In four years, as Arizona went from a comfortable Trump victory to a narrow Biden win, have you noticed any changes in the attitudes among Republican voters?
Well, I think there’s a lot of different things that combined to flip the state, and obviously everyone’s taking credit for it. But one thing is just the changing demographics. And this has been happening over time for years. The Latino population in Arizona has always been pretty young. So they’re all turning 18 now, and so that was going to change inevitably. The Latino vote is much more active now. And so I think that was part of it. In a race that was as tight as it was last year, almost any little difference could matter, and that’s why I think any crossover votes that Cindy McCain was able to secure for Biden probably helped as well. One of the questions I’m constantly asking: “Is Arizona a red state still?” And it seems like it’s probably a purple state. I don’t know if it’s going to necessarily stay blue, but it’s definitely turning from red to purple. I remember Congressman Ed Pastor, who retired and then passed away, I remember sitting in his office probably like 2009 or something like that, a long time ago, and he spelled it out. And I think he was right, the way it’s turning out, just the fact that the Latino population is going to grow into a real force in Arizona.
What was going on during election night in Maricopa County, when Trump supporters show up while the vote count was still going on? That felt like a prelude to what was coming.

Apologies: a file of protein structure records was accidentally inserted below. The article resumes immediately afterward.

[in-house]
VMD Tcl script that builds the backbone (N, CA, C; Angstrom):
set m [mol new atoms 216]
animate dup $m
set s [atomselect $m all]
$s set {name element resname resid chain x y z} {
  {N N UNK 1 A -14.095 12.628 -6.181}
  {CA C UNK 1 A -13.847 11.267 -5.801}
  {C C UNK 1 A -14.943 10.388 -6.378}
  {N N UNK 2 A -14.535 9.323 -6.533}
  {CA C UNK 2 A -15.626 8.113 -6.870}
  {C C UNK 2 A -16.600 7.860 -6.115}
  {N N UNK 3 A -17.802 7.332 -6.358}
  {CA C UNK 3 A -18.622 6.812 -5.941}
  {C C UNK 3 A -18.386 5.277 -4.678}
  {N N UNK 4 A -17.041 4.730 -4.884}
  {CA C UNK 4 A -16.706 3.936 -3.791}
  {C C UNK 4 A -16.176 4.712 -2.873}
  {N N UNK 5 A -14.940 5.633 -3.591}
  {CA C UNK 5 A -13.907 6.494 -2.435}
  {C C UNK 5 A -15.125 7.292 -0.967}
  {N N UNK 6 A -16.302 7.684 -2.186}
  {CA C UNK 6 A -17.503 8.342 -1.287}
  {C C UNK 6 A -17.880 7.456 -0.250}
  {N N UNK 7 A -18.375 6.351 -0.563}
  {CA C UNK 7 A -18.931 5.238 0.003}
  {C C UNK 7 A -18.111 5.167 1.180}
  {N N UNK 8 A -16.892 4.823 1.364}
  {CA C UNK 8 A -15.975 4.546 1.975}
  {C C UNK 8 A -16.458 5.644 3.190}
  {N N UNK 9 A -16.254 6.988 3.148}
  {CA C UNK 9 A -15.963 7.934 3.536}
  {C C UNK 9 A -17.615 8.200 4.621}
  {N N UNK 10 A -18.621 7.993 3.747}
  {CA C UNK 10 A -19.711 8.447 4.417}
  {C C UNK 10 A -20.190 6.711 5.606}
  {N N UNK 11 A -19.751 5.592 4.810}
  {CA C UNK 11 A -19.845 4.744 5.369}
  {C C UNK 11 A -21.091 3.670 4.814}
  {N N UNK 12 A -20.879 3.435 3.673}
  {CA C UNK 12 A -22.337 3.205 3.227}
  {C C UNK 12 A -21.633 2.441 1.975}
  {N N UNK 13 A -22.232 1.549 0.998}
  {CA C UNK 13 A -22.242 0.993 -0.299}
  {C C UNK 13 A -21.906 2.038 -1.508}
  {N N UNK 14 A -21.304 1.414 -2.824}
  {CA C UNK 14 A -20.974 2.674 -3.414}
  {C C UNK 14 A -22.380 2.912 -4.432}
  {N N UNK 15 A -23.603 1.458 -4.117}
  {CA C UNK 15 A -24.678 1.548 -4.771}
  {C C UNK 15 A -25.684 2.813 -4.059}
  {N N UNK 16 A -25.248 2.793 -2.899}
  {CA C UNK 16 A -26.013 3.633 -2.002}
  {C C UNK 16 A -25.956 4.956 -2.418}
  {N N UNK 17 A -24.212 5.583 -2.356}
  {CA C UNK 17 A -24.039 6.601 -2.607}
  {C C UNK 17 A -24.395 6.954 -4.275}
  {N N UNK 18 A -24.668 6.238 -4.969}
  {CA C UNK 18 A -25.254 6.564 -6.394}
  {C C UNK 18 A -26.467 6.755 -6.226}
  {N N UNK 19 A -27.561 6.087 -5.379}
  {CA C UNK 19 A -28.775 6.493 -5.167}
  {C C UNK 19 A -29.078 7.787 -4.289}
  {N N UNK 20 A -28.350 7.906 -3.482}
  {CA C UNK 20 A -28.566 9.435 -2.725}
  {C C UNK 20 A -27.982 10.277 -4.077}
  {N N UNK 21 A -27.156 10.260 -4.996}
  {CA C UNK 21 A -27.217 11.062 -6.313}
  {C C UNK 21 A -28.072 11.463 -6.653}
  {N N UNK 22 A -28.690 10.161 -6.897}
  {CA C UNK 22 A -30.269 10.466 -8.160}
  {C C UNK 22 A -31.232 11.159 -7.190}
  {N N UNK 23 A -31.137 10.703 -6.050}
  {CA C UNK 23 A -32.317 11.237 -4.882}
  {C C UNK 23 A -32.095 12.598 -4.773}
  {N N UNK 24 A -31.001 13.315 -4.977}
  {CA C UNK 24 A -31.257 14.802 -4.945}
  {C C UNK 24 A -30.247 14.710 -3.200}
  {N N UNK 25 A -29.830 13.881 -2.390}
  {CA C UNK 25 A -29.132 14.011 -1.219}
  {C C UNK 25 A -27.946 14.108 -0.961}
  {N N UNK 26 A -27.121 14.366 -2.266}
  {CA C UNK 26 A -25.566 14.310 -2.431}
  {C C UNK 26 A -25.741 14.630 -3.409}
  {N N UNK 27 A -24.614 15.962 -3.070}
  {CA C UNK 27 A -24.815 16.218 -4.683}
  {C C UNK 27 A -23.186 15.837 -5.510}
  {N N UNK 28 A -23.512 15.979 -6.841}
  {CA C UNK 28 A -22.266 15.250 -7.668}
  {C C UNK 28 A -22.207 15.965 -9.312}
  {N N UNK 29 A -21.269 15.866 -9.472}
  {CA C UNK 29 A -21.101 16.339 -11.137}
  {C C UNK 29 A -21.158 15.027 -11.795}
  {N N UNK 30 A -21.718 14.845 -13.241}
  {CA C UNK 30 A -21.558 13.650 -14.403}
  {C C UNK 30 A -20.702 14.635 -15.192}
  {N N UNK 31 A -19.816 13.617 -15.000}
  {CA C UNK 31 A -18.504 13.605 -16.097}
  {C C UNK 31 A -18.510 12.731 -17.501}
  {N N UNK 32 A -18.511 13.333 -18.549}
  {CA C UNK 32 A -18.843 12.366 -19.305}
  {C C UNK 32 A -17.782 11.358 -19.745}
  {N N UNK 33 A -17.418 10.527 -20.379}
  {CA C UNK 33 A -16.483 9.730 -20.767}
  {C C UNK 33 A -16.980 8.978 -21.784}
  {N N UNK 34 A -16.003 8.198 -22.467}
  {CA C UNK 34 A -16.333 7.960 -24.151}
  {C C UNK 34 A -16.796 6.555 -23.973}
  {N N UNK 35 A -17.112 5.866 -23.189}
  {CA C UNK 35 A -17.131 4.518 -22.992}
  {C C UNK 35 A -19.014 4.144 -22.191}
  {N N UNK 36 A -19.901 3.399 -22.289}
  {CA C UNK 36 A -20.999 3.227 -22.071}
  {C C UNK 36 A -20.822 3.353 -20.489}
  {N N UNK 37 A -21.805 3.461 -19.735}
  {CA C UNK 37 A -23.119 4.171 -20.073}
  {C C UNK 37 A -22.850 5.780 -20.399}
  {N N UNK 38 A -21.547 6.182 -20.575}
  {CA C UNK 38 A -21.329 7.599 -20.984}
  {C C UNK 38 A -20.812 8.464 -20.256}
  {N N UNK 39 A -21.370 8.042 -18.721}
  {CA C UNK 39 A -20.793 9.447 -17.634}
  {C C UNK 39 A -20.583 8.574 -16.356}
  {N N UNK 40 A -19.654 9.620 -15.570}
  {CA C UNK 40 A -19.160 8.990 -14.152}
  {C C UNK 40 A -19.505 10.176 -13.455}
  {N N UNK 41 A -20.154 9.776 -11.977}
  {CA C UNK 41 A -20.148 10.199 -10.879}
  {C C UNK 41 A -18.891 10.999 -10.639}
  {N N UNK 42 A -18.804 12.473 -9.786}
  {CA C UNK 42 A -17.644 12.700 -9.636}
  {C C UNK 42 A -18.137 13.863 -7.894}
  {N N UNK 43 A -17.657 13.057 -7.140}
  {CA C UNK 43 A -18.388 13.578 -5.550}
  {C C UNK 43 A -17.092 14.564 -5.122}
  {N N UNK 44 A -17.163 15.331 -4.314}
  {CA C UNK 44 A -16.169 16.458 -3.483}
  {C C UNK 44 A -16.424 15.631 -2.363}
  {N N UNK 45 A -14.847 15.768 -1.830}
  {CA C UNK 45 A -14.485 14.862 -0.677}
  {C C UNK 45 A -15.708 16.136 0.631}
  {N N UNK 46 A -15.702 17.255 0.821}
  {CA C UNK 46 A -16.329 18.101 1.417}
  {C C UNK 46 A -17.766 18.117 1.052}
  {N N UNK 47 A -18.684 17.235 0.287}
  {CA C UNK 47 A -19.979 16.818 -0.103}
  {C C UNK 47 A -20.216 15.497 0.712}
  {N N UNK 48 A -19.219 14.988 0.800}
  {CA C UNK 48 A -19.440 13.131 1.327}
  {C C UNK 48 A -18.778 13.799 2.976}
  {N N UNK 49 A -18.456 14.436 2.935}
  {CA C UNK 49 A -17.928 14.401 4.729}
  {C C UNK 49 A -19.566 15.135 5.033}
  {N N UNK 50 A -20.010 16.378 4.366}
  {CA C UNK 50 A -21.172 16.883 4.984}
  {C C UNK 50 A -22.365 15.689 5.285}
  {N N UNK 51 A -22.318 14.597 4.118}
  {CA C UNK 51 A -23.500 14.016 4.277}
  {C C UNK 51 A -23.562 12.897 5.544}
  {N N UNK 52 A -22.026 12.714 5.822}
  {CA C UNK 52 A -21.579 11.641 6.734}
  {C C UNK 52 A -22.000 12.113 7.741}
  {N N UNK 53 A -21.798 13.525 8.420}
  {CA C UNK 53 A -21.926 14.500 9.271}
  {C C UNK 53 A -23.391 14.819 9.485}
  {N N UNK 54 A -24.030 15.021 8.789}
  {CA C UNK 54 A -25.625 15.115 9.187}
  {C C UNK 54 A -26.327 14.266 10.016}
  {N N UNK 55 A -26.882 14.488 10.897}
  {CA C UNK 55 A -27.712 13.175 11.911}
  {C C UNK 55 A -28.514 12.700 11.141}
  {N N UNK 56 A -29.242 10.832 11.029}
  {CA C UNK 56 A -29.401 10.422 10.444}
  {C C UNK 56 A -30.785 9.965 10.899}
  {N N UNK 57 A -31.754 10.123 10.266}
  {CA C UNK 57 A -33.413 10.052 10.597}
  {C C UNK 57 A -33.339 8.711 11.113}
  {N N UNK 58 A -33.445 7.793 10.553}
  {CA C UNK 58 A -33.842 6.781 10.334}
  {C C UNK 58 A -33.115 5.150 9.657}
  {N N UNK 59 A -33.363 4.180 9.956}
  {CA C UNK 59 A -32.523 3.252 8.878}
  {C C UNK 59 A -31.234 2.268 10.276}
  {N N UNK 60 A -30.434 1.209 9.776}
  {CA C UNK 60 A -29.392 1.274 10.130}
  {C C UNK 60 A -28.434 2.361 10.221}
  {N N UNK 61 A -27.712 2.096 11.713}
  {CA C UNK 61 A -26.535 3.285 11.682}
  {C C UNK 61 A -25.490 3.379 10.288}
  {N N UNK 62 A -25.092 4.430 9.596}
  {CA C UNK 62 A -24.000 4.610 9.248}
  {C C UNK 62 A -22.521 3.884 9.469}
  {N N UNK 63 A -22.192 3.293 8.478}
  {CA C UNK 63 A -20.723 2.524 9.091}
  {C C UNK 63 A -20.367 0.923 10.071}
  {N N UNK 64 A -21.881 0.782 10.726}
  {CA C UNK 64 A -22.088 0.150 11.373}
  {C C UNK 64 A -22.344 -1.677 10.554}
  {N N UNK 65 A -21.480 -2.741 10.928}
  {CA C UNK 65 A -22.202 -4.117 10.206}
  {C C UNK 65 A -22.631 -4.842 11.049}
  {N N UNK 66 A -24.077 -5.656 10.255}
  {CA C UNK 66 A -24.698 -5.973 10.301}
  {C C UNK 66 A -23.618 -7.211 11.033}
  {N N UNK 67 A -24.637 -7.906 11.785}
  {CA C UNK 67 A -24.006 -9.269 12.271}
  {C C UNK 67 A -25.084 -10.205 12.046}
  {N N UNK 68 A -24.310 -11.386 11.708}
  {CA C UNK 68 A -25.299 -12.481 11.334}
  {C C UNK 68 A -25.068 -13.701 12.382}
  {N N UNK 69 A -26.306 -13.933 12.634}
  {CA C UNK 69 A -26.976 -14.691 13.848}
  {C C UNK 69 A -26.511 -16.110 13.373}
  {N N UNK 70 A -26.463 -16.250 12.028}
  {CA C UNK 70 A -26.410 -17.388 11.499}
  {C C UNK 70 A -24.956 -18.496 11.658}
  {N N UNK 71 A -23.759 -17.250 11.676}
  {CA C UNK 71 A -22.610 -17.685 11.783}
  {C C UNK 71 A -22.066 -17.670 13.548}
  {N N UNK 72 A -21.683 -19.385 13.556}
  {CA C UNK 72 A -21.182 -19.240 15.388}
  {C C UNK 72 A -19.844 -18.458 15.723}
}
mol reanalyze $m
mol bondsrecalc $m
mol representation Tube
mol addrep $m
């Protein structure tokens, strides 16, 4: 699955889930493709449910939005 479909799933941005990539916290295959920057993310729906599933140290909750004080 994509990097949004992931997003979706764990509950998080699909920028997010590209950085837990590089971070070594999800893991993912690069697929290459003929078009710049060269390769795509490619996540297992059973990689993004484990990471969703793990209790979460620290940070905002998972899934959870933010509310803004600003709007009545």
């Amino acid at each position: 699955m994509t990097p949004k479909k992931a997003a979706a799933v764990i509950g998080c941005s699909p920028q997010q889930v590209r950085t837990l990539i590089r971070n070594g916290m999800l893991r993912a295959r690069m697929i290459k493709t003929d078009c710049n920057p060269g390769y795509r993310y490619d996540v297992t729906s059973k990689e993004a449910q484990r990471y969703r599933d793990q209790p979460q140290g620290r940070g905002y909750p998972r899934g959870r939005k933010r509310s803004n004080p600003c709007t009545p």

There’s obviously no evidence or even really a suggestion that anything was wrong with the vote counting or the election in Arizona, which of course hasn’t stopped Trump’s allies from continuing to claim that it was corrupt or that they want an audit. So that drumbeat’s continuing, despite no evidence. Not even a hint of evidence that there’s anything with the count. Trumpism is not going away overnight. Kelli Ward and the Arizona Republican Party, obviously they’ve gotten a lot of national attention as being so over-the-top in their support of Trump. And so she’s up for election for another term of party chairwoman. She’s expected to win. [Ed. note: She’s since won.] So at least the state party is probably going to be continuing to be a bastion of Trumpism. Again, we’ll see if that translates into any actual victories statewide. As McCain showed and Flake showed, they always had the swing that was against them, but they could always prevail in the primary. It wasn’t powerful enough to even win in a statewide Republican primary, but we’ll see if it diminishes or gets stronger. But it’s not going away.
Is there anything in your reporting that you might regret or wish that you could do differently?
There’s always stuff I wish I could do differently. Give me an extra day on any story and I can make it better, I’m sure, but part of writing on deadline. But I don’t think there’s anything that really weighs on my conscience too much. But yeah, I’m sure that if I had to do it over again, I would do a lot of things differently.
Is there something that the last four years or five years of Trumpism taught you about journalism?
That is a tough one. I guess one thing is it’s a good reminder: Don’t assume you know everything. Don’t assume this event or that event is going to take out a candidate, because it seems like the rules and the state of play are changing all the time. And you have to be nimble and adapt to what’s going on constantly. And that’s one thing that I think the media had to learn a little as it went along, the real-time fact-checking—that’s something we’ve tried to deploy when we can. You don’t really want to just give somebody a platform to say a lot of stuff that’s not true. If we’re going to report on what he said, put it in the proper context and fact-check it the best we can.
This is part of What We Learned, a series of reflections on the meaning and legacy of the Trump years.